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At the Intersection of Faith and Culture

At the Intersection of Faith and Culture

Racial Warfare

The conventional wisdom notwithstanding, if Republicans are to stand a chance of winning any more national elections, it is not to Hispanics to whom they must turn.

As some of us have been arguing for quite some time, their salvation is to be found in whites of the working and middle classes. 

By speaking to issues like so-called “affirmative action,” racially-charged policies that have proven to be to the detriment of just such whites, Republicans can promote the individualism for which they claim to stand while simultaneously relating to whites who would otherwise view them—as over six million whites who stayed home on Election Day viewed Mitt Romney—as hopelessly “out of touch.”

Even more importantly, Republicans—and all decent people—should labor to abolish “affirmative action” and the like because, hyperbole aside, all such policies are the instruments by which racial warfare is waged.

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Whether your average American, black, white, or other, recognizes it or not, there is indeed a cold racial war of a sort transpiring in America.  Evidence of the war, however, is not to be sought in mere interracial hostilities or distrust.  That, say, individual blacks and whites dislike one another or even openly fight with one another does not a war make. Nor even would large-scale interracial conflict suffice to establish that there is a racial war in the sense in which I mean it.

Rather, that it is without exaggeration that we can speak of a racial war in America is born out by the fact that the federal government systematically—through policies like “affirmative action”—promotes the interests, or what are claimed to be in the interest, of various non-white groups at the cost of undercutting the interests of whites.

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Yet in siding with some citizens over and against others, the government abandons its role as a neutral arbiter of conflicts in favor of assuming the role of participant in those conflicts.  What this in turn means is that if it was ever a reality, the peace for the sake of which the government exists to guarantee is no more.

But as the great philosopher Thomas Hobbes observed way back in the seventeenth century, the only alternative to peace is war.

In his quest to supply an account of the authority of government, Hobbes invoked the philosophically distinguished concept of “the state of nature.”  The latter refers to life prior to the formation of government.  And for Hobbes, such life is “solitary, poor, nasty, brutish, and short,” for in the absence of government, the absence of a commonly recognized authority to determine the conditions of just conduct, each person possesses absolute sovereignty over his life.  However, this unconditional right on the part of each person to do whatever he thinks needs to be done to preserve his existence casts each in a perpetual contest for survival with all others.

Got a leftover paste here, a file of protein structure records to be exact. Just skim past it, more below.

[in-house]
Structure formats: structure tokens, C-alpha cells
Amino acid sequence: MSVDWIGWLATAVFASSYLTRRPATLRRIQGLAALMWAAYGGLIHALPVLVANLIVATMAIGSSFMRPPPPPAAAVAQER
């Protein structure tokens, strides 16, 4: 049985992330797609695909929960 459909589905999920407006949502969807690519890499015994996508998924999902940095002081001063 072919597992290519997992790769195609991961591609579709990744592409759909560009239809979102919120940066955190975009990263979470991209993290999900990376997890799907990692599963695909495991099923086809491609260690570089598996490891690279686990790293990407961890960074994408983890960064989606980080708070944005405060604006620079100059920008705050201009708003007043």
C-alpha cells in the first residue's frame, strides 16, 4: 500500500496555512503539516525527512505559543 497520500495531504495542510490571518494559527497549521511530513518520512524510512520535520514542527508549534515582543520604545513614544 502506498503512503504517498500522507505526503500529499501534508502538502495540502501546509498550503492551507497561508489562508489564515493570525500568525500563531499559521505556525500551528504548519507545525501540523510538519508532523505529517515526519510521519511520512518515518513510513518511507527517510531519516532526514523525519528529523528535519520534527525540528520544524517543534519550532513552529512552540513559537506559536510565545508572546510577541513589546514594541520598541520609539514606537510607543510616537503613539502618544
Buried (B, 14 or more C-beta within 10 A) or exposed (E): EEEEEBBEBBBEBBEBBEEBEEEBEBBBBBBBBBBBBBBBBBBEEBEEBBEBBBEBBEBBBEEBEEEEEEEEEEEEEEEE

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The state of nature, that is, is a war of all against all.  Hobbes writes that when “men live without a common power to keep them all in awe, they are in that condition which is called war; and such a war, as is of every man, against every man.”  It isn’t that men are always literally at each other’s throats where there is no “common power to keep them all in awe.”  But war “consisteth not in battle only, or act of fighting; but in a tract of time, wherein the will to contend by battle is sufficiently known [.]”

To end this war, each person consents to give up his absolute right to everything on the condition that every other person makes the same concession. The only way for this to occur, though, is for the parties to this “covenant” to give rise to a “common power”—government, or “the Sovereign,” as Hobbes refers to it—that will secure peace by functioning as a kind of umpire or referee.  The Sovereign is the custodian of law and, hence, an impartial adjudicator of all conflicts that arise with respect to it.

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Once the Sovereign relinquishes its role, though, then the state of nature—the state of war—resumes.

It is my contention that there is a racial war only in the sense that our government has abdicated the neutrality and impartiality that it is supposed to maintain in regard to the citizenry over which it presides.  Insofar as our government shows partiality toward Americans of one race and against those of another—regardless of the races in question—it in effect prosecutes a kind of racial war.

This is why it is imperative that policies like “affirmative action” and the like be abolished.

And this is why it is imperative that Republicans, and all who are concerned with justice and peace, work toward that end.

 

 

 

 

 

 

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